People Management
4 min.

Workplace Wellness: The Importance of Disconnecting

Véronique Forest
Last updated on 6 Dec. 2023
Published on 15 Dec. 2020
Gestionnaire qui décroche du boulot à la fin de sa journée de travail afin de se reposer
Gestionnaire qui décroche du boulot à la fin de sa journée de travail afin de se reposer

The importance of disconnecting is highlighted by the fact that 57% of Canadians have experienced burnout at some point in their lives.

Table of contents

And the onus isn’t only on employees. Employers too have an important part to play by fostering a healthy work environment where people aren’t overworked, and from which they can disconnect.

If you’re the kind of person who can’t resist booting up their work computer during holidays, vacations or days off, this article is for you.

Disconnect From Work

Good work-life balance should be the universal norm for both employers and employees. We all too often glorify being busy and even overworked. I believe that the credit should go to the people who set boundaries and cultivate balance in their lives.

At the end of your workday, you can turn off notifications on your cellphone, for example. Managers, make it clear to your staff that you absolutely don’t expect them to answer you at a moment’s notice. Better yet, don’t contact them outside of working hours. Why not schedule emails to be sent the following day if you work in the evening, for instance? This lets you work during the hours of your choosing while resting assured your colleagues won’t be notified at the wrong time.

For several companies, working hours include nights and weekends. It then becomes really interesting to use a professional communication tool in order to stop writing to employees on Facebook every Friday night.

But what about you, dear employee? If you’re a bona fide workaholic, start by setting realistic goals to truly disconnect from work. The best way of doing so is by planning group activities. Find yourself hobbies that will gradually take the place occupied by your overtime. Little by little, you’ll see the benefits on your health.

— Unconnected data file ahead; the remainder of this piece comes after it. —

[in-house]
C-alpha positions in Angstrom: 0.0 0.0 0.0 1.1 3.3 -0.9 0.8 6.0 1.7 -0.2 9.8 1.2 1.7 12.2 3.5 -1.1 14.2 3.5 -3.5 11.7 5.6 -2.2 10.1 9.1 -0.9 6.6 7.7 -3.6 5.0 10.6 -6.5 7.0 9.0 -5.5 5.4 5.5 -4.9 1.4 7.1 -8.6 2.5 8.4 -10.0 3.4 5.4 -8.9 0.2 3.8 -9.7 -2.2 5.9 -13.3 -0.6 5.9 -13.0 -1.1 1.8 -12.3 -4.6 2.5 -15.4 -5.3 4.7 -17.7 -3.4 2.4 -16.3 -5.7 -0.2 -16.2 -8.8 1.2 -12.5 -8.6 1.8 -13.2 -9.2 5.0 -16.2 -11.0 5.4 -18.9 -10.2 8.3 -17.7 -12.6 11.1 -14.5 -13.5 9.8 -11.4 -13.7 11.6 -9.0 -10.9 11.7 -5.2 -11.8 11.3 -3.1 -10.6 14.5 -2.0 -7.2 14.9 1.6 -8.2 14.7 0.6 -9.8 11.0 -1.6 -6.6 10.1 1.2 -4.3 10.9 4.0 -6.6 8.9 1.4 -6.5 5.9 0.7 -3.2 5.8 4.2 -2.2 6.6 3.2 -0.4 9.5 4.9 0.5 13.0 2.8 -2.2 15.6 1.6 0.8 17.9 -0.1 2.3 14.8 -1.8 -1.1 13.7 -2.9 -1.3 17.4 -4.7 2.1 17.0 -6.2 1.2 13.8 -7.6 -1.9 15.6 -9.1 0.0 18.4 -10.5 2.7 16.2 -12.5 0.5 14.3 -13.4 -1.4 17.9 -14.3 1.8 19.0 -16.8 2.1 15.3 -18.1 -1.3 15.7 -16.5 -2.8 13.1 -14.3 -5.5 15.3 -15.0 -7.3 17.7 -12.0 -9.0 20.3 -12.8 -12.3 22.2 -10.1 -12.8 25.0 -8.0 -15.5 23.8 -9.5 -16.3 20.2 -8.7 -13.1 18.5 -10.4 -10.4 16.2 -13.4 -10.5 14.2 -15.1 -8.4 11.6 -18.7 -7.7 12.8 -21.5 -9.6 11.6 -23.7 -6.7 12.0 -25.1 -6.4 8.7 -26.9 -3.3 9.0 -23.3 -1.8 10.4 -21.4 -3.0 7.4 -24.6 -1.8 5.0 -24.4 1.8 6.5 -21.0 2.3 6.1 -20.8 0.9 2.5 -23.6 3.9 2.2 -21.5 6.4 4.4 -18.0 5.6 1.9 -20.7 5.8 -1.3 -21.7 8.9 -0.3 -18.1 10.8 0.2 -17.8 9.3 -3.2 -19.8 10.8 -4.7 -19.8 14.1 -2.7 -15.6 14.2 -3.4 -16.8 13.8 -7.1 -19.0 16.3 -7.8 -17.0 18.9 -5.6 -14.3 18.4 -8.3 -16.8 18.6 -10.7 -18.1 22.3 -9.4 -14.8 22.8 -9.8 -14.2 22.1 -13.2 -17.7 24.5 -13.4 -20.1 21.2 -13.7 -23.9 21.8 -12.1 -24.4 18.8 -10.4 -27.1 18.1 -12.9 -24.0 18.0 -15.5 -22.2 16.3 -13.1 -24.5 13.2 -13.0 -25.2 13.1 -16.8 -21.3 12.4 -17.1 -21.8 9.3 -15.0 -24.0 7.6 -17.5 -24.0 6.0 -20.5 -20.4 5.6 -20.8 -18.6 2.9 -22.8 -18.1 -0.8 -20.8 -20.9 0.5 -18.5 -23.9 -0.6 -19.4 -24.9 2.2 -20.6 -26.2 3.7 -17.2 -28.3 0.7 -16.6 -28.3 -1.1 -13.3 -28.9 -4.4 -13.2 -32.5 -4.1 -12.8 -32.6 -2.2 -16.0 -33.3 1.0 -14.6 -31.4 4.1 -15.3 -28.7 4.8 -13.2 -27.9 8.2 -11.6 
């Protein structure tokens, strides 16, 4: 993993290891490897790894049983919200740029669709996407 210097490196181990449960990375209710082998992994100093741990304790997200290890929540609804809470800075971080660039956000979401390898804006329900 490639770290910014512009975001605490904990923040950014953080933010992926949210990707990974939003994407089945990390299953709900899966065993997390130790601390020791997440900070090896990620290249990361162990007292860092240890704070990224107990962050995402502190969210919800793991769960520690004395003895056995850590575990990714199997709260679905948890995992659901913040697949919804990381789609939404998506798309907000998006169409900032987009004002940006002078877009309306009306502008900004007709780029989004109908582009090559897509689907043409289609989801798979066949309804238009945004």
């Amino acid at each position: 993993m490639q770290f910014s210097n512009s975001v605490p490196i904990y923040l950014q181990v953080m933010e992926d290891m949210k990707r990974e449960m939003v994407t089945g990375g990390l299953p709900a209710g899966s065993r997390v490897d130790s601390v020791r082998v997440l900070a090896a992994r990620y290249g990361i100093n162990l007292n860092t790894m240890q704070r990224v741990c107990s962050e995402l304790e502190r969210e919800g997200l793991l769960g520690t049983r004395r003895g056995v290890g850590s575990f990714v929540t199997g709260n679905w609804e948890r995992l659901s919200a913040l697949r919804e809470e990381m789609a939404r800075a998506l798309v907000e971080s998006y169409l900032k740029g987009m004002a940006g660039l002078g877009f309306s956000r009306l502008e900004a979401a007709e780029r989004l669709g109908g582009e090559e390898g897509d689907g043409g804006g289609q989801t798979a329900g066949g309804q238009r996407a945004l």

Set Priorities

There’s a time for everything: work, leisure, friends, family and so on. Beyond setting priorities, you need to give yourself the means to observe them if you really want a better work-life balance.

Hold yourself accountable. Stop saying you don’t have the time; rather, say you didn’t take the time.

Many give the excuse of not having the time to exercise more, but they could simply replace 30 minutes of Netflix with a walk around the block, a few times a week. This would meet their goal. Besides, physical activity reduces stress, and is therefore a good habit to have.


Some people define themselves almost exclusively by their work. But no matter how much you love what you do, make sure you have something else in your life. You’ll feel less pressure, since your whole existence won’t be dedicated to your work. Unwind by doing other things: you’ll be more balanced as a person, as well as able to truly disconnect.

While in university, I was a stand-up paddleboard (SUP) and surf instructor for a summer. It was my dream summer job: it allowed me to practice my passion every day and get paid for it. But I quickly saw a decline in my motivation since it was all I was doing. For me, the solution turned out to be diversifying my activities and talking about things other than work at home.

Human beings need to refresh and renew in order to be truly efficient.

Take Some Time Off

To disconnect from work, nothing beats taking time off. Vacations are essential to avoid burning out and to truly let you recuperate. They also make you better at your job. Yes, you read that right: rest stimulates productivity, creativity and imagination.

Stop saying you’ll take time off soon without ever setting a date. Pencil it in today. And to keep you from going back on your word, you can book activities and flights in advance.

A Few Tips to Help You Disconnect

  • Turn off notifications on your cellphone outside of working hours.
  • Clearly define the times when you’re unavailable and won’t answer messages.
  • Make time for things that make you feel good: reading, walking, training, painting, etc.
  • Take time off regularly, at least once a year but ideally more often.
  • Calculate the hours you work weekly, and review them, asking yourself if they’re reasonable.
  • Set priorities (at and outside of work) every week to better organize your time.
  • Restrict how much you talk about work at home and observe those restrictions (unless something noteworthy happened).

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